Sir John Stirling Maxwell Primary School - Eastwood School Board:
Attributed to architect John H. Hamilton (1851-1935) this large three storey school was built from 1906-07. A large red sandstone building with classical stylings the school replaced its predecessor (built 1854) on a site donated ny the local landowner; Sir John Stirling Maxwell. The building is sited beside the scots baronial styled Burgh Hall of Pollokshaws, a blond sandstone building of a similar era, but of very different styling. The vivid variety between the buildings in colour, tone and design was according to the Glasgow Story website the cause of much consternation to some at the time. The building was officially opened by the land benefactor Maxwell in 1909 and continued in this role as an educational establishment until its eventual closure in June 2011.closure in The school is one of a great many of these Victorian era large red and blond sandstone schools. Often epic in scale and in the memories of many of the city's inhabitants having been in use for so long, sadly a new use is yet to be found for many of these now empty buildings. Whilst some have been converted, others demolished and others still continue to be used as schools, this fine example in the city's southside sits boarded up. Currently there are no known schemes either for the buildings re-use or disposal. Outwardly it appears in fair to good condition with no signs of major damage or loss of wind or watertightness. Without the benefit of occupation though the building is beginning gently to travel the journey from vacant to dereliction as the inevitable process of decay takes place, at this stage this is largely confined to the early stages of vegetation outbreaks, moss and algae growth and failure of rainwater goods leading to occassional patches of saturation of the exterior sandstone.

references: http://www.scottisharchitects.org.uk & http://www.theglasgowstory.com

street address: Bengal Street / Christian Street, Pollokshaws, Glasgow, G43 1RH
Latitude / Longitude: 55.856333,-4.256686 (sourced using Google Maps)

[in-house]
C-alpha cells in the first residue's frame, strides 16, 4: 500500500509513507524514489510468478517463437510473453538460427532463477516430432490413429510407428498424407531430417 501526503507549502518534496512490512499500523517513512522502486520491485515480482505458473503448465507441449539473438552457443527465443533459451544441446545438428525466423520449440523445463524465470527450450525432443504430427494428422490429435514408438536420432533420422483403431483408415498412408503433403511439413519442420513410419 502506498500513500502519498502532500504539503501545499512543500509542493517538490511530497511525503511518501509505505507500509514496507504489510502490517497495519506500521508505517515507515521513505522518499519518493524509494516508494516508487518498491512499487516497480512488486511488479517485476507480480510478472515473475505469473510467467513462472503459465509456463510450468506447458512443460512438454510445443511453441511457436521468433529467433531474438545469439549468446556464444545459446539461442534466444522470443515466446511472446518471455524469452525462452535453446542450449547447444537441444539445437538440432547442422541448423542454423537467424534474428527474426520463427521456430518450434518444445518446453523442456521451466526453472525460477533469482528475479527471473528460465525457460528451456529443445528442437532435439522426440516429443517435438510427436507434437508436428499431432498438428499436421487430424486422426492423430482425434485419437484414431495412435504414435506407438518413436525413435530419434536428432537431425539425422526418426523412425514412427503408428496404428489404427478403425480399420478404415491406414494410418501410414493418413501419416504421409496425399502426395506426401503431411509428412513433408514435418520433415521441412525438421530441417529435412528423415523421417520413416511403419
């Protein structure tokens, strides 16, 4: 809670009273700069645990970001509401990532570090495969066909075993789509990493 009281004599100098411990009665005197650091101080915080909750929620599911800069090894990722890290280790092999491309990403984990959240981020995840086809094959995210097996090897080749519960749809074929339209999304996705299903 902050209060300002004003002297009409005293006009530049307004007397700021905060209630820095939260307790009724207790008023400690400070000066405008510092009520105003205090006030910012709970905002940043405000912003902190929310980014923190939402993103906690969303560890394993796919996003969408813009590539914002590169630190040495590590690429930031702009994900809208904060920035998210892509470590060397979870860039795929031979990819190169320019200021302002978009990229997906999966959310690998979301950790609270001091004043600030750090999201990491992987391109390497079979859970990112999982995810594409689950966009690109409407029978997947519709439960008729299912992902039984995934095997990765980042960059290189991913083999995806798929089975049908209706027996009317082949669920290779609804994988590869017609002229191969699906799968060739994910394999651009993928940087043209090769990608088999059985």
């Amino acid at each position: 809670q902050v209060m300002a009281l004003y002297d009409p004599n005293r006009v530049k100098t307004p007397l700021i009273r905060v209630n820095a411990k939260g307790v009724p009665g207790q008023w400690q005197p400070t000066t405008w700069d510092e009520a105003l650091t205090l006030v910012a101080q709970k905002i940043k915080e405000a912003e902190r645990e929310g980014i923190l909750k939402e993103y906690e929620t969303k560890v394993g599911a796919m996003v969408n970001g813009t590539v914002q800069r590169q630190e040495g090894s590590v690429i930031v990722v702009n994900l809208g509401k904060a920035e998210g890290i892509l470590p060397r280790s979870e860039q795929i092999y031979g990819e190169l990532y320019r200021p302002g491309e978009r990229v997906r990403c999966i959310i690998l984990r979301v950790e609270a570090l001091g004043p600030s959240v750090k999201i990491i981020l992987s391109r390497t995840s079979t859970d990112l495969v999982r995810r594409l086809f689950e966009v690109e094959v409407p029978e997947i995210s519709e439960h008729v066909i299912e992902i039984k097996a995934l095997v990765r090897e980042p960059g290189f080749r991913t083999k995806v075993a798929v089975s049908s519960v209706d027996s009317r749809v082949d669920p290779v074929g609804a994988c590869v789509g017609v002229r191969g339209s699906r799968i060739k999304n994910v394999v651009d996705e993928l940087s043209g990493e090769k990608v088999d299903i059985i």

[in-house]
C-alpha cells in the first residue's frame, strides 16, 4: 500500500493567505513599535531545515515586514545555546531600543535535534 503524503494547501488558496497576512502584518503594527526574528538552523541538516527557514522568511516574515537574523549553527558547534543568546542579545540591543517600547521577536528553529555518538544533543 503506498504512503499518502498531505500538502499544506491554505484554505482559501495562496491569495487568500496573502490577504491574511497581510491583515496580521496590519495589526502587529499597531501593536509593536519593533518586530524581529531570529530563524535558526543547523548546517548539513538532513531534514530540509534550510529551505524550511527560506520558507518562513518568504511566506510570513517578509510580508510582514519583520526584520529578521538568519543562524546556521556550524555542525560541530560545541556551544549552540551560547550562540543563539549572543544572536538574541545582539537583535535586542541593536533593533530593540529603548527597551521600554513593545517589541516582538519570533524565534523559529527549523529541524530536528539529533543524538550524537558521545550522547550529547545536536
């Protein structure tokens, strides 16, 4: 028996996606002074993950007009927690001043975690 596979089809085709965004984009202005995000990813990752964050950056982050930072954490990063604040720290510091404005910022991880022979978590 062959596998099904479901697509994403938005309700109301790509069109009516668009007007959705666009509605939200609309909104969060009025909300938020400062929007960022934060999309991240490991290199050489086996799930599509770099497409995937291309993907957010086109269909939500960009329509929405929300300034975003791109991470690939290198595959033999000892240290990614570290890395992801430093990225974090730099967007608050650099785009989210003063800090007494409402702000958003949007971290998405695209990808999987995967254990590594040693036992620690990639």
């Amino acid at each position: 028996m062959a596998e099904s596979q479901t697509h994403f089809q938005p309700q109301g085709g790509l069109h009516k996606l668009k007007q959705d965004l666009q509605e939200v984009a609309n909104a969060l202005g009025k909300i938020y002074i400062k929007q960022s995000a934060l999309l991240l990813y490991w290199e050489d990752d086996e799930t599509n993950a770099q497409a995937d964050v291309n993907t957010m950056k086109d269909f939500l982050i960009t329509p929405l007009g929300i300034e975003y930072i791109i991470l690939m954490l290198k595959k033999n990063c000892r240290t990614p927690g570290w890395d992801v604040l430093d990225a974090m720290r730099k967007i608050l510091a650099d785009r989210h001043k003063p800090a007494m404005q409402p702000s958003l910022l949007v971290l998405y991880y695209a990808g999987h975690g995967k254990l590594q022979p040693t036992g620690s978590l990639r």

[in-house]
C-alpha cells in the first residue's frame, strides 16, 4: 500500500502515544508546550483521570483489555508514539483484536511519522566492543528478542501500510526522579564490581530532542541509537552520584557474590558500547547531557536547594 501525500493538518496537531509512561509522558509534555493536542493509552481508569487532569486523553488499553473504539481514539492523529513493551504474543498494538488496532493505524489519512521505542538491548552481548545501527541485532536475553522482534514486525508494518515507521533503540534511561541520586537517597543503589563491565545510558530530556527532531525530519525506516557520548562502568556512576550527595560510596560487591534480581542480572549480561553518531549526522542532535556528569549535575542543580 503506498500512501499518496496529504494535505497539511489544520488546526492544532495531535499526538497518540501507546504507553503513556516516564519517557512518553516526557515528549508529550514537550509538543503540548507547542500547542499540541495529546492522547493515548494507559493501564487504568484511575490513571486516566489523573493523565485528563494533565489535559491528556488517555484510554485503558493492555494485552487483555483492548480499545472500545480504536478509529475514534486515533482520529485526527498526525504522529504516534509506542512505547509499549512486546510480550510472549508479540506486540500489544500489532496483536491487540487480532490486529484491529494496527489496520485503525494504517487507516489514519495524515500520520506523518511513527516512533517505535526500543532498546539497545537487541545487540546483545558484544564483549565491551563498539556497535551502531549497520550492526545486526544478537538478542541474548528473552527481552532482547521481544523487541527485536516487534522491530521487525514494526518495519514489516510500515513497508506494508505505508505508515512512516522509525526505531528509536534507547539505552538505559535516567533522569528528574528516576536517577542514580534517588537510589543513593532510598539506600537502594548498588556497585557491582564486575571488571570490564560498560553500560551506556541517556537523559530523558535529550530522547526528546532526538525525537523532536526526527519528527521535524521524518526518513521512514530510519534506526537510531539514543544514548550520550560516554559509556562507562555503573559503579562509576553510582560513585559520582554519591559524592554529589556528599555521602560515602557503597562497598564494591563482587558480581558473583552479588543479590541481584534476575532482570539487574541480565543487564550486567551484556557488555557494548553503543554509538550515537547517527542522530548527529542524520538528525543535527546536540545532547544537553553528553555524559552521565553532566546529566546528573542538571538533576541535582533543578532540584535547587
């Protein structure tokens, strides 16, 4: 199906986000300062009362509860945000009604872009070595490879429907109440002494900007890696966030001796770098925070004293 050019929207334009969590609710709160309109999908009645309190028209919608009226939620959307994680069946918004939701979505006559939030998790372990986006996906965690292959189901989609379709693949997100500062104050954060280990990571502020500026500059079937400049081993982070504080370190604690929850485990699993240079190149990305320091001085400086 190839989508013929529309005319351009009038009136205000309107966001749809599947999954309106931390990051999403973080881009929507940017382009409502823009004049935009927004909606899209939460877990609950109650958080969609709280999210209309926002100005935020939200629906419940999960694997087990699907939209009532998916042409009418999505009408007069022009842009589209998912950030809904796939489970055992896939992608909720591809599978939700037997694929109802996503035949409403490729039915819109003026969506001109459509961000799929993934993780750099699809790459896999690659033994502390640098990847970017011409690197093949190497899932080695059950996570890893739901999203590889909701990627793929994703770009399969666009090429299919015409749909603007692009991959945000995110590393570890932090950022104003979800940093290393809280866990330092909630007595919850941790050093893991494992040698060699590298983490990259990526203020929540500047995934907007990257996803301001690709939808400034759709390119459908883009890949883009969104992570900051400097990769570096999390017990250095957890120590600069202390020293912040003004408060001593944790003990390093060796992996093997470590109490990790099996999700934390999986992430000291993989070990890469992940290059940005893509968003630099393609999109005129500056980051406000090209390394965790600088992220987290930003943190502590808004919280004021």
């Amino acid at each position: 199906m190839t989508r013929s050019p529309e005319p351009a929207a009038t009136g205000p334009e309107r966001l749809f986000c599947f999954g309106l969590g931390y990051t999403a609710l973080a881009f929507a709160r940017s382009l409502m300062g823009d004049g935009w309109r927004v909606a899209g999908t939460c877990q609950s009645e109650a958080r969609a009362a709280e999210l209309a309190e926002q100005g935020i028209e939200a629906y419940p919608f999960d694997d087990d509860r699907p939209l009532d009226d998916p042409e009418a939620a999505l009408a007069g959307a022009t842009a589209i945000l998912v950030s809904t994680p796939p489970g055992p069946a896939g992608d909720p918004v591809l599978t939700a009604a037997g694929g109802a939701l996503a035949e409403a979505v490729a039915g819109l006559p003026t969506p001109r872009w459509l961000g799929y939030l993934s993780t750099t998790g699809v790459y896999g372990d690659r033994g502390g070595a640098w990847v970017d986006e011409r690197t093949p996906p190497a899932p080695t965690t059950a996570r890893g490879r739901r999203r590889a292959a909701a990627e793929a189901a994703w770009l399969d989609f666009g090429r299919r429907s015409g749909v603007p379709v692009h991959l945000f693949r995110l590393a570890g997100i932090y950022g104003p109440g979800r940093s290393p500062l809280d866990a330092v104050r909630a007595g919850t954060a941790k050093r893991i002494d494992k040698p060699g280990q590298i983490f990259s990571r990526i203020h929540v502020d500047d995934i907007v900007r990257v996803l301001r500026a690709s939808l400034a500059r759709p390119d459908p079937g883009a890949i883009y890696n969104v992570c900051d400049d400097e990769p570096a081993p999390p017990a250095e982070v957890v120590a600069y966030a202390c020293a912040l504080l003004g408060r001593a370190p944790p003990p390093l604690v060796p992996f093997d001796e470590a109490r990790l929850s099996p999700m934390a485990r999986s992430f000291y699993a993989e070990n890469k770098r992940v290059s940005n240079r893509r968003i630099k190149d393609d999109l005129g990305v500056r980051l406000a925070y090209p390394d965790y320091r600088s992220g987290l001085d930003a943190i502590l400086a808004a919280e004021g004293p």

site visit date: 22 January 2012



south elevation school name carved elegantly form the red snadstone of the elevations (22/01/2012)


south elevation (22/01/2012)


boys gateway on the south of the site. Like all schools of this era there were seperate marked gates for girls, boys and where applicable, infants (22/01/2012)


the three storeys of the central projecting part of the symmetrical south elevation, note the rusticated ground floor stones (22/01/2012)


constructed 1906-07, here the building date is carved in overlapping letters on the south elevation (22/01/2012)


stylised corinthian capital atop a round pillar tight against the second floor central portion of the south elevation (22/01/2012)


built under the auspices of the Eastwood parish school board (22/01/2012)


at the east and west ends of the symmetrical south elevation at the top of the building are broken segmental pediments with open bases. Between the corbels to either side which stretch from the pilasters to the open base of the pediment a shield like form bursts across the tympanum. This playful classicism is mannerist in nature. (22/01/2012)


south-east top corner (22/01/2012)


south-east corner of the building with the Scots baronial Pollokshaws Burgh hall in the background with its turretted squat square plan clock tower(22/01/2012)


east elevation (22/01/2012)


open segmental pediment over the east entrance for girls as demarked by the ornate carving and lettering within the tympanum of the pediment (22/01/2012)


girls entrance carved tympanum, with the carved details dropping below the base line of the pediment in an unorthodox style. The lintel ove rht edoorway is cracked and stones of the segmental arch can be seen to be misaligned (22/01/2012)


in contrast to the classical and mannerist stylings of the main school elevations, the soaring tall east chimney has vertical lines emphasising its vertical thrust and giving the chimney a modern look beside the historic influence of its footings(22/01/2012)


looking southwards back down the east elevation (22/01/2012)


crowning the centre of the south elevation slate covered roof is a small copper clad turret. The cladding can be seen peeled back and damaged revealing the timber structure beneath(22/01/2012)


further northwards along the east side boundary is another set of gates, this time the stone carved word infants denotes its original use (22/01/2012)


in the rear north-east corner of the site is a small single storey open brick shleter, with glazed special bricks on the interior walls (22/01/2012)


north-west corner of the building. Note numerous areas of saturated stone walling, most probably the result of failed rainwater goods leading to water running down the walls and over the absorbant sandstone(22/01/2012)


centre of the north elevation. Through the upper storey windows can be seen the rooflights which flooded the interior space with light (22/01/2012)


on the north-east corner is a small octagonal tower, most probably the boiler house chimney. Metal strappings can be seen binding the tower as it projects above the roofline. (22/01/2012)


cast iron rainwater goods, a round arched window, a traditional rectangular timber case and sash window, saturated stonework at the downpipe on the left of the photograph and rooflights on the slate covered roof can all be seen on this upper portion of the west elevation (22/01/2012)






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view from the south-west looking across the open playing fields area towards the now empty and decaying three storey school building (22/01/2012)
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